LP1 Album Review
Young Turks Records
Released August 6, 2014
Genre: R&B, Trip Hop, Electronica, Dream Pop, Artpop
So rare is it that a pop-star rattles the music community with such progressive vigour. Normally we push these advancements into the peripheries until we perceive them relevant and label them ‘ahead of their time.’ London based singer FKA Twigs transcends this phenomena, she cultivates a new visual and musical epoch for pop. In some ways I feel that the recent popularity of neo-soul in both the mainstream and alternative spheres have led up to Twigs’ breakthrough. While a lot of the acclaim accredited to Twigs can be accounted to her empowering stances on sexuality, her involvement as a Young Turks prodigy and her complex mystique, LP1 is a documentation of Twigs pushing pop in the right direction.
Making heavy use of reverb, opening track “Preface” is a taster of LP1’s proficient take on mass layering. Harmonies are stacked on top of each other as thick drum samples bound off the walls of the mix, creating a genuine house of mirrors atmosphere. And these off-kilter dimensions are maintained throughout; things are not what they seem within the realms of LP1. Puzzling tones of synths loom slowly in from every direction while minimalist percussion opens the floor for some of the lushest vocals of 2014. Operating mainly in a higher register, nuances of fragility creep through Twigs’ often candid guise as she hints to a past of fractured romances – some may harbour qualms of weakness but I think Twigs’ courage is found in her humanity and her resonance as an enlightening figure.
With a production roster of this magnitude, LP1 was never going to fall short. Armed to the teeth in talent, LP1 features input from Young Turks peer Sampha, Clams Casino and the growing talent of Emile Haynie. All with an obvious reverence for Twigs’ voice, the producers have all put their stamp on their respective tracks, a diversity that can be heard in the way each instrumental develops. It ranges from the purging tones that descend throughout ‘Two Weeks’ to ‘Hours’, co-written by Devonte Hynes, in which haunting rests build a tension of the unknown, like hearing footsteps behind you at night.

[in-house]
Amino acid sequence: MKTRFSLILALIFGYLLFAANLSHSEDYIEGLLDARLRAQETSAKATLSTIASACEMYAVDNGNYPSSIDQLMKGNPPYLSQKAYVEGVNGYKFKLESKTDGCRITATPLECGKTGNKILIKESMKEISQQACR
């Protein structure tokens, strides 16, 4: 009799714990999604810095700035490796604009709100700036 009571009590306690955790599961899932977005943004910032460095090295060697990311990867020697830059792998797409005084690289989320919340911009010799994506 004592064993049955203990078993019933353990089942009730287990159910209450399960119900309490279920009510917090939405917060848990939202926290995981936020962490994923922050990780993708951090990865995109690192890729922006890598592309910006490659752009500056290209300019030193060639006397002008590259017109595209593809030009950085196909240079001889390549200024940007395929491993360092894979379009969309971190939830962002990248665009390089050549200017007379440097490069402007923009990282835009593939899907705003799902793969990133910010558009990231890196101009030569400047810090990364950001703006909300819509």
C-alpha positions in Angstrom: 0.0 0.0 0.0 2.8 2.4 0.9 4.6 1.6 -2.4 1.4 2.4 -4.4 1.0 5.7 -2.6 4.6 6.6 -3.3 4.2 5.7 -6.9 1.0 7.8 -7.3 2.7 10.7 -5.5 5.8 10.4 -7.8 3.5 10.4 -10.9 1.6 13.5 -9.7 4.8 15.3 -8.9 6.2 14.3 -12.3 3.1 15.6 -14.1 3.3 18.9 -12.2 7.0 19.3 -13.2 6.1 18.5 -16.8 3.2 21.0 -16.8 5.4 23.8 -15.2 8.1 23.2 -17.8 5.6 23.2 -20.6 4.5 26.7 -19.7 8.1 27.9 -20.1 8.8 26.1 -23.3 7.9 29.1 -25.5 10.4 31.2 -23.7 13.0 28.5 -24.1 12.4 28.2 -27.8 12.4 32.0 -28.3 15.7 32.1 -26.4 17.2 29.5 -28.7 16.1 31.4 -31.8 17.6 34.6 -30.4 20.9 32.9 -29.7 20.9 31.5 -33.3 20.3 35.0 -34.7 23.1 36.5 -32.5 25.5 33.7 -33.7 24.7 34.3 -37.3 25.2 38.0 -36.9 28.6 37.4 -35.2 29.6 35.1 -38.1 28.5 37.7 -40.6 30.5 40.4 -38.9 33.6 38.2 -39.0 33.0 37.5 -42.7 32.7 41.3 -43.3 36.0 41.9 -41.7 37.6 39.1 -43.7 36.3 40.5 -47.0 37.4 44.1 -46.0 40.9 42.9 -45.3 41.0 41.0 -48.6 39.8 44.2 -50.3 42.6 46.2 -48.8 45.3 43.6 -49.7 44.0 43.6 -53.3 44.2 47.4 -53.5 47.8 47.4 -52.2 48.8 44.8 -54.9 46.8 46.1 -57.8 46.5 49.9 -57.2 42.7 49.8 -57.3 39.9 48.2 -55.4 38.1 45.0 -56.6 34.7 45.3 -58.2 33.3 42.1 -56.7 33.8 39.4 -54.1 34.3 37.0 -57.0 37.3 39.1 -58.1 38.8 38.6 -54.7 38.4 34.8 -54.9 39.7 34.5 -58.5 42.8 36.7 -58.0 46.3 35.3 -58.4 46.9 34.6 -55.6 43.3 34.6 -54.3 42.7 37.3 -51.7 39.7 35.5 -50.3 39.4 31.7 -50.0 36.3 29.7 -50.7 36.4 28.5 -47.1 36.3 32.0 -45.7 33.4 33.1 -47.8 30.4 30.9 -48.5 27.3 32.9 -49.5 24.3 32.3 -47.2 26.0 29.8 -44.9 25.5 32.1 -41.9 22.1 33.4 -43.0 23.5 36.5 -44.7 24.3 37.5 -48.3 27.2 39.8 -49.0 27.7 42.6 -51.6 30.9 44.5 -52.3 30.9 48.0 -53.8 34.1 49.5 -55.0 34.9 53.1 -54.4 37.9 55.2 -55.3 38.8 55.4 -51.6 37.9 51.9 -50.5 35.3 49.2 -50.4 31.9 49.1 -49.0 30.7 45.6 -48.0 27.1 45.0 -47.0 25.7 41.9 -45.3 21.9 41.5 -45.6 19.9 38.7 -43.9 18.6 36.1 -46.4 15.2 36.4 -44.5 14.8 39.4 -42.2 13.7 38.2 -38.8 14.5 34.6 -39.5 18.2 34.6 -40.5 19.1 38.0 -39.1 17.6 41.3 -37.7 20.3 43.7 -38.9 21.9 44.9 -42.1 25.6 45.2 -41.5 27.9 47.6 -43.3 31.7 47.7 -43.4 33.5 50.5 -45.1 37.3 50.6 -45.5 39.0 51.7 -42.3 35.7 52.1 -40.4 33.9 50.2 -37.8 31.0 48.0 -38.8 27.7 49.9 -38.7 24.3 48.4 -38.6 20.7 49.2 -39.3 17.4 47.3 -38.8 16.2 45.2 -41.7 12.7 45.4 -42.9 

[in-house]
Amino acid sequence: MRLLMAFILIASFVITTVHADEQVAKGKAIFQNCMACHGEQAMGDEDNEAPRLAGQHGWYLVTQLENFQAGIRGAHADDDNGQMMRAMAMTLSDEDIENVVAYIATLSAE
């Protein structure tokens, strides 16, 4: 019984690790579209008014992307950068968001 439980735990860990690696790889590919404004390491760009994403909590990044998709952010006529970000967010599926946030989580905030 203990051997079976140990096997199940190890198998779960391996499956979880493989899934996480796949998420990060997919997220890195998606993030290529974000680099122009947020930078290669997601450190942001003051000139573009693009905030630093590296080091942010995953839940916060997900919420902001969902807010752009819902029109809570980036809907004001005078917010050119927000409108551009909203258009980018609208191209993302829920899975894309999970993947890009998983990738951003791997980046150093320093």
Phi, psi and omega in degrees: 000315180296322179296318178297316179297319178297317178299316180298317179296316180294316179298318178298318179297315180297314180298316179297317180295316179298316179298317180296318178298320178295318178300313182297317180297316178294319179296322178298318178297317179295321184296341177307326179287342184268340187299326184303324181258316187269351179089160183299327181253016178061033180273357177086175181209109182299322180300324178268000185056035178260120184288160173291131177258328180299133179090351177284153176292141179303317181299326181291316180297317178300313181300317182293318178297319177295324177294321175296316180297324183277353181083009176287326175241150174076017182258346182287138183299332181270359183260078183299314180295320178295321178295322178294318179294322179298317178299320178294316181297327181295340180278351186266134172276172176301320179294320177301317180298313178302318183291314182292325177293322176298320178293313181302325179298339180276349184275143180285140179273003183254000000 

Thematically Twigs’ debut breaches new terrain in terms of what is and isn’t shied away from in pop circles. Not to say that there is such a thing as ‘taboo’, Minaj’s Anaconda is as proof of that as anything, but rather veers into the depths of the unsettling. Grappling with more provocative shades than most pop singers, dealing with attitudes towards pornography, betrayal and the feeling of insignificance, Twigs’ experience is laid on the dissecting table, unfiltered.
And in keeping with this, LP1 is truly an extension of the artist. An appreciation for RNB, modern and classic, soul and Trip-Hop, in fact ‘Numbers’ is comparable to a Portishead cut mixed by the Mad Hatter, the beats are consistently challenging but never incoherent or contrived. The musicianship may take some time to adjust to but becomes increasingly accessible with more listens to the extent that the simpler tracks, like the hymnal ‘Closer’, don’t strike as hot as the more experimental instrumentals.
LP1 is the pop record that’s been brewing beneath the brine for all too long. What Channel Orange or 21 accomplished for their fields, LP1 has trail-blazed for the contemporary pop audience. Never over-encumbered or sacrificial, Twigs has shattered preconceived notions of what a pop record ‘should be’ because a pop record shouldn’t ‘be’ anything and I feel Twigs has opened our eyes to that. A cathartic step into ecstasy, LP1 is the current forerunner for progressive pop.
PRETTY NEAT MUSIC
FAV TRACKS: Two Weeks / Lights / Video Girls
LEAST FAV TRACK: Closer